Here are some suggested paths for the the Computer Science concentration. These are just examples: there are many possible pathways through the degree. Interested students should consult with the Director of Undergraduate Studies for guidance.
The CS 50 Unofficial Guide to Computer Science in the resources page contains some sets of courses suitable for concentrators and secondaries, based on your potential interests. Plenty of other combinations are possible!
Fall: CS 50 and one of Math 23a/22b/21b/25a/55a: Linear Algebra. (See this pamphlet by the math department on the difference between the various courses.) It is also possible to take Math 21a or AM 21a, Multivariate calculus, in which case you should take linear algebra in the spring.
Spring: CS 51 and CS 20.
If you do not place out, you need to take Math 1a/1b before linear algebra.
If you have significant CS experience and decide to skip CS 50, you can take either CS 61 or CS 121 (depending whether your strengths are more in systems programming or mathematics) in the fall.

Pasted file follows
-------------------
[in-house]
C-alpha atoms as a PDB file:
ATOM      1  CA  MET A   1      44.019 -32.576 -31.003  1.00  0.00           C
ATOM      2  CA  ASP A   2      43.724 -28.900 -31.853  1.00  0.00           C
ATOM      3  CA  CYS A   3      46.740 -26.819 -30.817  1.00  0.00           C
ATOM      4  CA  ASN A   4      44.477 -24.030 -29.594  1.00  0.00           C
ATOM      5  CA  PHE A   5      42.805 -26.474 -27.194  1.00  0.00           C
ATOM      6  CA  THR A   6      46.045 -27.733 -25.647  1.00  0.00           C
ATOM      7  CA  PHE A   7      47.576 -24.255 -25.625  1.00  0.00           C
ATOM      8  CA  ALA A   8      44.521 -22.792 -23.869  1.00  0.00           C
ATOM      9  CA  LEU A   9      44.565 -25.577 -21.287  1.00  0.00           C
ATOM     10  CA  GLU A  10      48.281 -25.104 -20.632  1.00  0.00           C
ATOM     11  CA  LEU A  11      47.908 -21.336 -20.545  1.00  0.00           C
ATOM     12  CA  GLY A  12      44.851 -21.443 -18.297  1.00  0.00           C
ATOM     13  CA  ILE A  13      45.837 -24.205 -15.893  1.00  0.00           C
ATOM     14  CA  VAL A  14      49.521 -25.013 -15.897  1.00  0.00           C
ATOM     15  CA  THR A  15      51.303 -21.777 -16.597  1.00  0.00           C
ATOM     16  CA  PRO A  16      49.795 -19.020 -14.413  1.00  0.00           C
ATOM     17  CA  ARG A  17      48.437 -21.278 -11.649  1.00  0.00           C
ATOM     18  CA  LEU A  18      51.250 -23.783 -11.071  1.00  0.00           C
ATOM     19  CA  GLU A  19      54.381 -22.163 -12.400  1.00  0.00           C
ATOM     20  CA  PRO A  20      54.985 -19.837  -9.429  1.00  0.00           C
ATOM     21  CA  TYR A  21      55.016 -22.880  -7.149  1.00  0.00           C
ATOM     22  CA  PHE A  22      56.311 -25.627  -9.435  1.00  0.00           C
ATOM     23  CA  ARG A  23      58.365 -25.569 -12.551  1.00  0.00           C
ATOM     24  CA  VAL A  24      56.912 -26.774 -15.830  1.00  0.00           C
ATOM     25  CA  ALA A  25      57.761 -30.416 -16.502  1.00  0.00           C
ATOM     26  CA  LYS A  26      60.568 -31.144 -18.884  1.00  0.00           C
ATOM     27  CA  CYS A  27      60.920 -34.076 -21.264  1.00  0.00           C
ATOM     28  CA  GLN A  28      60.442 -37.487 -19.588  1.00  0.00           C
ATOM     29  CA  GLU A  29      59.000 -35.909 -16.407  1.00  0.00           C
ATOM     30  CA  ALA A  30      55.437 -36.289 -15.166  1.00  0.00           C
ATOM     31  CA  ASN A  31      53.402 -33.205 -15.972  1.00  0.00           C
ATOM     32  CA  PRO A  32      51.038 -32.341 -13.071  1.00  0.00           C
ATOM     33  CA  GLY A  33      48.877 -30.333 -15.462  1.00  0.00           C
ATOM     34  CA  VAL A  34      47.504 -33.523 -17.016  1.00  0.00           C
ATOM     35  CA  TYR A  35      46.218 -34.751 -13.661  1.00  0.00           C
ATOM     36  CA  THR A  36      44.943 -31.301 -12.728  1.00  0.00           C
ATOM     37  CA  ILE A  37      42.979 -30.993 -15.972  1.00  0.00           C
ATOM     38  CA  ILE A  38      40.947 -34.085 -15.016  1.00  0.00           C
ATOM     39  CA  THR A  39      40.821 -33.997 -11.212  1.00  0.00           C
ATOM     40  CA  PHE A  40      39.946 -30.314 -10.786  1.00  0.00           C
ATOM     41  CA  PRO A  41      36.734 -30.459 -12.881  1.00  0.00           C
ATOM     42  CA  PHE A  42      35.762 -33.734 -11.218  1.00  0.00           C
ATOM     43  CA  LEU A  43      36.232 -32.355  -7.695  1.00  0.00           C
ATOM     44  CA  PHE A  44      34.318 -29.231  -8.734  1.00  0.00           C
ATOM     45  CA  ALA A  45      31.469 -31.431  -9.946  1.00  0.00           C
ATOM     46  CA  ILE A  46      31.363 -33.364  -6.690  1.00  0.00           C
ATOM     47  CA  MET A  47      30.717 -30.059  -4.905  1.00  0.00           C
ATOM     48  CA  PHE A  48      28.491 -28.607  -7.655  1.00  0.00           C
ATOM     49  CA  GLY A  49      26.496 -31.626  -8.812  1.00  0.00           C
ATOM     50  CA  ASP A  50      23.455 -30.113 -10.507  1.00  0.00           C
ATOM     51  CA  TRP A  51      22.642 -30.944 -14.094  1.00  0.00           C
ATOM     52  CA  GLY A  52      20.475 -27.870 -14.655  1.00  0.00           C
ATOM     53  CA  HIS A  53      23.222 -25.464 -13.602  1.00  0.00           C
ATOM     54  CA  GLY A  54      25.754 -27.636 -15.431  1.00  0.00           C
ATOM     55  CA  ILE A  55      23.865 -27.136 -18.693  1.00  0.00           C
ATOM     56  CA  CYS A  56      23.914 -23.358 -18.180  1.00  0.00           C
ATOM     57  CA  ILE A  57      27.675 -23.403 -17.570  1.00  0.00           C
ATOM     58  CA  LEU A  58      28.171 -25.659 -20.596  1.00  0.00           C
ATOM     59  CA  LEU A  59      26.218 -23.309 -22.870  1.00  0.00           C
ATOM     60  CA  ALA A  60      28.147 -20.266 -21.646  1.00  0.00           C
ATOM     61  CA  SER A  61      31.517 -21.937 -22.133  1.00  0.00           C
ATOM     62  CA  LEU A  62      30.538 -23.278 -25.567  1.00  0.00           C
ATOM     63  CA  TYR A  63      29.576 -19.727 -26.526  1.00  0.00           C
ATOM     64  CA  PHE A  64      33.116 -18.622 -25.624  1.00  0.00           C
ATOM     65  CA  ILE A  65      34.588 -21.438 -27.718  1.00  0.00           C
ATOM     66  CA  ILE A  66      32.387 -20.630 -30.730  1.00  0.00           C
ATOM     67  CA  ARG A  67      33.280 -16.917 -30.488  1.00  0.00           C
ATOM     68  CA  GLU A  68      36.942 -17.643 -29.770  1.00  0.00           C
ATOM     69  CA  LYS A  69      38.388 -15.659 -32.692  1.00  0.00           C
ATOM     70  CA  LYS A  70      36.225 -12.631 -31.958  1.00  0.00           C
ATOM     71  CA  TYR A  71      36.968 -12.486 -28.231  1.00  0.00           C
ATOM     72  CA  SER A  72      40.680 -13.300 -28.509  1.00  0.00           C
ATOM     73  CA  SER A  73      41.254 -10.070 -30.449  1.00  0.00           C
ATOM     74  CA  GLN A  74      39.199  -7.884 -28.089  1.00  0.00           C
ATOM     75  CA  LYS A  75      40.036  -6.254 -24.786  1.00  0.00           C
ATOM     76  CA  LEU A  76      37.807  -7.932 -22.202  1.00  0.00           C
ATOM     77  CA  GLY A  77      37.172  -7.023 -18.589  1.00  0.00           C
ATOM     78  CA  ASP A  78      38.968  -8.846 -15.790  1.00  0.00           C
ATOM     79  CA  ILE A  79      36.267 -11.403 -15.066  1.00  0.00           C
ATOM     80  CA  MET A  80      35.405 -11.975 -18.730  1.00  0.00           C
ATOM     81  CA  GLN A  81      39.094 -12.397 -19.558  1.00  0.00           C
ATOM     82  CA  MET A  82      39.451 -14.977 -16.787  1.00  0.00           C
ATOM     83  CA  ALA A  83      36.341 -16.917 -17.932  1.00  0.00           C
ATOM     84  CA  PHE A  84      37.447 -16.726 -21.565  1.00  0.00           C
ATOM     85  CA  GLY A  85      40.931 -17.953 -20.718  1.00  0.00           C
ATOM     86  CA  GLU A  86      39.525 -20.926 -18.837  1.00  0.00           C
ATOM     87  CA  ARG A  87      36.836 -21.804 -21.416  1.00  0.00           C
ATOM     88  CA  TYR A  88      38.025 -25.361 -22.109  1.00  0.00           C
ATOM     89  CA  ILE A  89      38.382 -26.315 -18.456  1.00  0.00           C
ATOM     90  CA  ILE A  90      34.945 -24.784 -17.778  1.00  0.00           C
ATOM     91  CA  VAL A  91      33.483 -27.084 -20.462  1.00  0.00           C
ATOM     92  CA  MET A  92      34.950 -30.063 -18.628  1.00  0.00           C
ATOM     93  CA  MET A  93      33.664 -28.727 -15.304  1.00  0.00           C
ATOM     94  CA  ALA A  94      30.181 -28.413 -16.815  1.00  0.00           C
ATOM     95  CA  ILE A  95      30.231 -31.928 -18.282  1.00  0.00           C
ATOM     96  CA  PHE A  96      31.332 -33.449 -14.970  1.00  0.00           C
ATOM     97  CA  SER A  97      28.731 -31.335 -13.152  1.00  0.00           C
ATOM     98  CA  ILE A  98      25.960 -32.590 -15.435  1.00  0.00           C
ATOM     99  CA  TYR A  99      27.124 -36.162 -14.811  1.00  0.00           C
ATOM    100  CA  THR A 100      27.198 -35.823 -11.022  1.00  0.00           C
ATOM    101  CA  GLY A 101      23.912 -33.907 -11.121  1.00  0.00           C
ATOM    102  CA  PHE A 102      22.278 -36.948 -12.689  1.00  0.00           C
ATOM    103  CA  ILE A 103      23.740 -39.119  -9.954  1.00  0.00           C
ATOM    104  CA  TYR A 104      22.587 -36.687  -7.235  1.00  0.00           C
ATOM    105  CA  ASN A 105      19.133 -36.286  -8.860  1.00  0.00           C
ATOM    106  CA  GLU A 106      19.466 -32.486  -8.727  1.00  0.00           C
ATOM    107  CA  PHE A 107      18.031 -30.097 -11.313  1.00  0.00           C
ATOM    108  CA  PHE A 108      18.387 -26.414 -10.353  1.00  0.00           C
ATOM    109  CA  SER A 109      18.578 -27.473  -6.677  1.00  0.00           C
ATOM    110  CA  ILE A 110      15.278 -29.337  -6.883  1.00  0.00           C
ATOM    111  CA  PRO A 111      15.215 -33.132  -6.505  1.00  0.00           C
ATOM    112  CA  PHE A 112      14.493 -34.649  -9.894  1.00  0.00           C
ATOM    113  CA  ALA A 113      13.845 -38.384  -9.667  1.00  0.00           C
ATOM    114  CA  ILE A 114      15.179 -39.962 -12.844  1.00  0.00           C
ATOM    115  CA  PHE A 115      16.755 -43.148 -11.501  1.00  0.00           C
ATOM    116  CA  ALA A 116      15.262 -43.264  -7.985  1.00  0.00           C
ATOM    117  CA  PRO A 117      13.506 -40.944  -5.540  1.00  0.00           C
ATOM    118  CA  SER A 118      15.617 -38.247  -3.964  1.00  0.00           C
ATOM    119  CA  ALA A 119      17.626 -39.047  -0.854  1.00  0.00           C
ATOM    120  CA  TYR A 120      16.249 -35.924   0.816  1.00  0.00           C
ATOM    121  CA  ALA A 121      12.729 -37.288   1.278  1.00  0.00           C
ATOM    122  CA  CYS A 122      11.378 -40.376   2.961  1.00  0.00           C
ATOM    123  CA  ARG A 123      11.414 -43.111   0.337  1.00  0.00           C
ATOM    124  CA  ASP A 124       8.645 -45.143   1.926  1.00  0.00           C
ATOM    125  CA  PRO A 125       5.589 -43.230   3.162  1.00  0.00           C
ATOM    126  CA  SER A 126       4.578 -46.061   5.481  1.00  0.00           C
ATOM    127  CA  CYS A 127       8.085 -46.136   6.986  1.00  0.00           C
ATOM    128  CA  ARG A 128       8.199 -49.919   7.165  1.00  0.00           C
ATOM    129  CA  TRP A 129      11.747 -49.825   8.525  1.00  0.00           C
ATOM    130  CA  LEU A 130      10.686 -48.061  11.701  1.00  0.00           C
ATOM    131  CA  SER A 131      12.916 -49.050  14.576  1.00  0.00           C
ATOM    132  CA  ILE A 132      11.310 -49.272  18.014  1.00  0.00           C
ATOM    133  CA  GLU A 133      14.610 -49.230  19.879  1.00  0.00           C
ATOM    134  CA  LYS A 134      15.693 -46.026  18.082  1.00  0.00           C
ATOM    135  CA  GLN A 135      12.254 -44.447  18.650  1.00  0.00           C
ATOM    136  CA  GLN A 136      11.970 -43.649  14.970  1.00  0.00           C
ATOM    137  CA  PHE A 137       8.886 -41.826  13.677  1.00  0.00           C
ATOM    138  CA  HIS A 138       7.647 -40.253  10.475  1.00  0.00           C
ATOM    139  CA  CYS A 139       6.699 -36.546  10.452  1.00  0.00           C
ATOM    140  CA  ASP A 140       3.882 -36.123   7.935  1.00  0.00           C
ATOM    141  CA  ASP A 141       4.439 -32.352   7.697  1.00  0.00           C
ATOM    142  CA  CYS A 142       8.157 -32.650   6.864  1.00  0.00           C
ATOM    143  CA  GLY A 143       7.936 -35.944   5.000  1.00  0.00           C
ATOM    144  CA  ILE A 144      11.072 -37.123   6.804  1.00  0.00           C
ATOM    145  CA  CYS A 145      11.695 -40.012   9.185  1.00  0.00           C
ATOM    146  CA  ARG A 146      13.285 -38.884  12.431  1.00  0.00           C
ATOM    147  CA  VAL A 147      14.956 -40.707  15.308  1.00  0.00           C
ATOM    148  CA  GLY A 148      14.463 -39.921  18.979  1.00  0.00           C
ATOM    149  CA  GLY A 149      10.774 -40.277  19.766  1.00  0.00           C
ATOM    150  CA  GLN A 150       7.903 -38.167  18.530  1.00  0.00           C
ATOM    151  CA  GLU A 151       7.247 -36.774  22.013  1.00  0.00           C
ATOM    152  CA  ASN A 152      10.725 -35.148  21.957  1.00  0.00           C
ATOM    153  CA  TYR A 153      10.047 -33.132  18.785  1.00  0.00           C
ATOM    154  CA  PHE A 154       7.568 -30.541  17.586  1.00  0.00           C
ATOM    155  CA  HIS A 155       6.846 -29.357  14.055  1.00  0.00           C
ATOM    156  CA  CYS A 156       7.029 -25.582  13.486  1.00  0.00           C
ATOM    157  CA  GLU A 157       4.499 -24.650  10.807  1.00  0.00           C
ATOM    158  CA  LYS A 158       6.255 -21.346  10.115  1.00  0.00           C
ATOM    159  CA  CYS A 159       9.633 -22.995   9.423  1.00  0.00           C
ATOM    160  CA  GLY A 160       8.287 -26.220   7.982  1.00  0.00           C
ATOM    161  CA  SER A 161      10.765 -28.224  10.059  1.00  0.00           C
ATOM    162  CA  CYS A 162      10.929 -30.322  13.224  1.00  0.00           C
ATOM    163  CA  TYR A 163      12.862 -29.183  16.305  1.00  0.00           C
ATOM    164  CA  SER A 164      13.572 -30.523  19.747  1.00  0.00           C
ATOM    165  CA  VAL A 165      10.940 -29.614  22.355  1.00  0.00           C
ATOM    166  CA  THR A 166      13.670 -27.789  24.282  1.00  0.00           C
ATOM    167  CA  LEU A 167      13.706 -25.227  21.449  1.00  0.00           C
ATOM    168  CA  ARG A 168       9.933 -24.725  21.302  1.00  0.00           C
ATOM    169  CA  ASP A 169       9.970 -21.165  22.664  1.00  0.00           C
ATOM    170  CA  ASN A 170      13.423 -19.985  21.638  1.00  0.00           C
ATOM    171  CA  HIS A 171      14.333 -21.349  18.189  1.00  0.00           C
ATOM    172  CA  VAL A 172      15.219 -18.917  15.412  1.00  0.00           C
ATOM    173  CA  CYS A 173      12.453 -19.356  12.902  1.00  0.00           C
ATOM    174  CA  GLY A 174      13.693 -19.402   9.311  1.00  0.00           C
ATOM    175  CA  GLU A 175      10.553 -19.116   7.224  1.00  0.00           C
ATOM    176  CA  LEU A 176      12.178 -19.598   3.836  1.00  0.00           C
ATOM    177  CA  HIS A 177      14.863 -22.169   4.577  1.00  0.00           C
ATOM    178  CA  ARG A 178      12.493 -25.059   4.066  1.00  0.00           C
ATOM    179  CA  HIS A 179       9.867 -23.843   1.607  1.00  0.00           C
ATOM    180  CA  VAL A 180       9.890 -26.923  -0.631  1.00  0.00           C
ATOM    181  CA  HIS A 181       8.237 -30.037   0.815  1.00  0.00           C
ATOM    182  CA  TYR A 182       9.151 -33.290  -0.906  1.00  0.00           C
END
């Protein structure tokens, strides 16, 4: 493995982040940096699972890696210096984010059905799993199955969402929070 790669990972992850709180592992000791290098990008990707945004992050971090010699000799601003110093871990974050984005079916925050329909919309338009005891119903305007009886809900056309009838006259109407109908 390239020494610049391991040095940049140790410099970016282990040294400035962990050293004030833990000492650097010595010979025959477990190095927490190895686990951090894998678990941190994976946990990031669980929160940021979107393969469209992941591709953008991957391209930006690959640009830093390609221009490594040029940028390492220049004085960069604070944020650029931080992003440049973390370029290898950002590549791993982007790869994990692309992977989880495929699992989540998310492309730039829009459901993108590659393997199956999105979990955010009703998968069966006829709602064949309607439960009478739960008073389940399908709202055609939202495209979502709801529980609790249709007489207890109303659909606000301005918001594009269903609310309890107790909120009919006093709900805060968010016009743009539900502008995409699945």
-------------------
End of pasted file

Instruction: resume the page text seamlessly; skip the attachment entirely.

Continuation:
If you are comfortable with mathematical proofs, you can skip CS 20. The CS 121 background page can help you decide if that’s the case. If so, you might want to take a second math course (e.g., multivariate calculus) in the spring. Math 23c can be a very good choice for CS concentrators that took Math 23a.
Fall: CS 121 and STAT 110. Potentially also CS 61.
Spring: CS 124 and CS 51 (if didn’t take it before). Otherwise, a technical elective
Take electives per your interests. You might also want to consider pursuing a research project via CS 91r. You can also explore taking courses at MIT that pique your interest.
You can take Math 23b/22a/21a/25b/55b: Multivariate Calculus instead or in addition to STAT 110. If you take both then STAT 110 will be counted as a technical elective.
If you did not take CS 51 in your first year, you can take it sophomore spring.
If you take all three of CS 50,51 and 61, then you can choose to count one of 51 or 61 as a technical elective.